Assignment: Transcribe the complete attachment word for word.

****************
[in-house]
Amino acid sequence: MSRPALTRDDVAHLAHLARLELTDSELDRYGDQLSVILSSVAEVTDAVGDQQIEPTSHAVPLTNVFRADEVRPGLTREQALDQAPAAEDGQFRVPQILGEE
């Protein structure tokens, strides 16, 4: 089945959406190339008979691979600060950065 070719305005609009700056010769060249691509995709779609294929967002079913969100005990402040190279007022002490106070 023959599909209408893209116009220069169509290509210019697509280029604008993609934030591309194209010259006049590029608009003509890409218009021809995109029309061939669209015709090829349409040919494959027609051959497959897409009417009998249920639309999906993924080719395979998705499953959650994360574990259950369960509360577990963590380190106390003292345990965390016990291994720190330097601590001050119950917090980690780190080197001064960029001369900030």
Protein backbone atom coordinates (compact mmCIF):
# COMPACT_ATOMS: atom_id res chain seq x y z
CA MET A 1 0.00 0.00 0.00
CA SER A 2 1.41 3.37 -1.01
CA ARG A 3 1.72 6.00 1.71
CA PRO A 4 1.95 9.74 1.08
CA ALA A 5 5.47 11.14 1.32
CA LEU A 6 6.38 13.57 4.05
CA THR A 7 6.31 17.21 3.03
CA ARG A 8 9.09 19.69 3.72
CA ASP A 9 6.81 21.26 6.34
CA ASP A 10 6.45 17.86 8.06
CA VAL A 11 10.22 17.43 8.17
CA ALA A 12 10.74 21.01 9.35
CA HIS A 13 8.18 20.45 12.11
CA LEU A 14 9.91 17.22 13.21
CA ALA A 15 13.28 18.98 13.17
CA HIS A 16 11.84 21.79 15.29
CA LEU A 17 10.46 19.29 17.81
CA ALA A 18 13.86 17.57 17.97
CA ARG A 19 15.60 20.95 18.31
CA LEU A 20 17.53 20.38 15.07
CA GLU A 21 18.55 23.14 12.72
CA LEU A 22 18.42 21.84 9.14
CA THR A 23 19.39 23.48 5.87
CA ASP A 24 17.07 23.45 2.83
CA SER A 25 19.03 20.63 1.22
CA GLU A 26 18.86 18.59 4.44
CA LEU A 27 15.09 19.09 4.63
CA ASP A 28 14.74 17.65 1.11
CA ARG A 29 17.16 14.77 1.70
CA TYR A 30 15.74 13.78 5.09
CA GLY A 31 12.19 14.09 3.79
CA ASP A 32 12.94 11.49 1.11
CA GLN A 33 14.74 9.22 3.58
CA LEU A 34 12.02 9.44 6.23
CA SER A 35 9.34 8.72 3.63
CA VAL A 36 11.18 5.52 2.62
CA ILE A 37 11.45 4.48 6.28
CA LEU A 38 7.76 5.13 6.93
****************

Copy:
[in-house]
Amino acid sequence: MSRPALTRDDVAHLAHLARLELTDSELDRYGDQLSVILSSVAEVTDAVGDQQIEPTSHAVPLTNVFRADEVRPGLTREQALDQAPAAEDGQFRVPQILGEE
């Protein structure tokens, strides 16, 4: 089945959406190339008979691979600060950065 070719305005609009700056010769060249691509995709779609294929967002079913969100005990402040190279007022002490106070 023959599909209408893209116009220069169509290509210019697509280029604008993609934030591309194209010259006049590029608009003509890409218009021809995109029309061939669209015709090829349409040919494959027609051959497959897409009417009998249920639309999906993924080719395979998705499953959650994360574990259950369960509360577990963590380190106390003292345990965390016990291994720190330097601590001050119950917090980690780190080197001064960029001369900030």
Protein backbone atom coordinates (compact mmCIF):
# COMPACT_ATOMS: atom_id res chain seq x y z
CA MET A 1 0.00 0.00 0.00
CA SER A 2 1.41 3.37 -1.01
CA ARG A 3 1.72 6.00 1.71
CA PRO A 4 1.95 9.74 1.08
CA ALA A 5 5.47 11.14 1.32
CA LEU A 6 6.38 13.57 4.05
CA THR A 7 6.31 17.21 3.03
CA ARG A 8 9.09 19.69 3.72
CA ASP A 9 6.81 21.26 6.34
CA ASP A 10 6.45 17.86 8.06
CA VAL A 11 10.22 17.43 8.17
CA ALA A 12 10.74 21.01 9.35
CA HIS A 13 8.18 20.45 12.11
CA LEU A 14 9.91 17.22 13.21
CA ALA A 15 13.28 18.98 13.17
CA HIS A 16 11.84 21.79 15.29
CA LEU A 17 10.46 19.29 17.81
CA ALA A 18 13.86 17.57 17.97
CA ARG A 19 15.60 20.95 18.31
CA LEU A 20 17.53 20.38 15.07
CA GLU A 21 18.55 23.14 12.72
CA LEU A 22 18.42 21.84 9.14
CA THR A 23 19.39 23.48 5.87
CA ASP A 24 17.07 23.45 2.83
CA SER A 25 19.03 20.63 1.22
CA GLU A 26 18.86 18.59 4.44
CA LEU A 27 15.09 19.09 4.63
CA ASP A 28 14.74 17.65 1.11
CA ARG A 29 17.16 14.77 1.70
CA TYR A 30 15.74 13.78 5.09
CA GLY A 31 12.19 14.09 3.79
CA ASP A 32 12.94 11.49 1.11
CA GLN A 33 14.74 9.22 3.58
CA LEU A 34 12.02 9.44 6.23
CA SER A 35 9.34 8.72 3.63
CA VAL A 36 11.18 5.52 2.62
CA ILE A 37 11.45 4.48 6.28
CA LEU A 38 7.76 5.13 6.93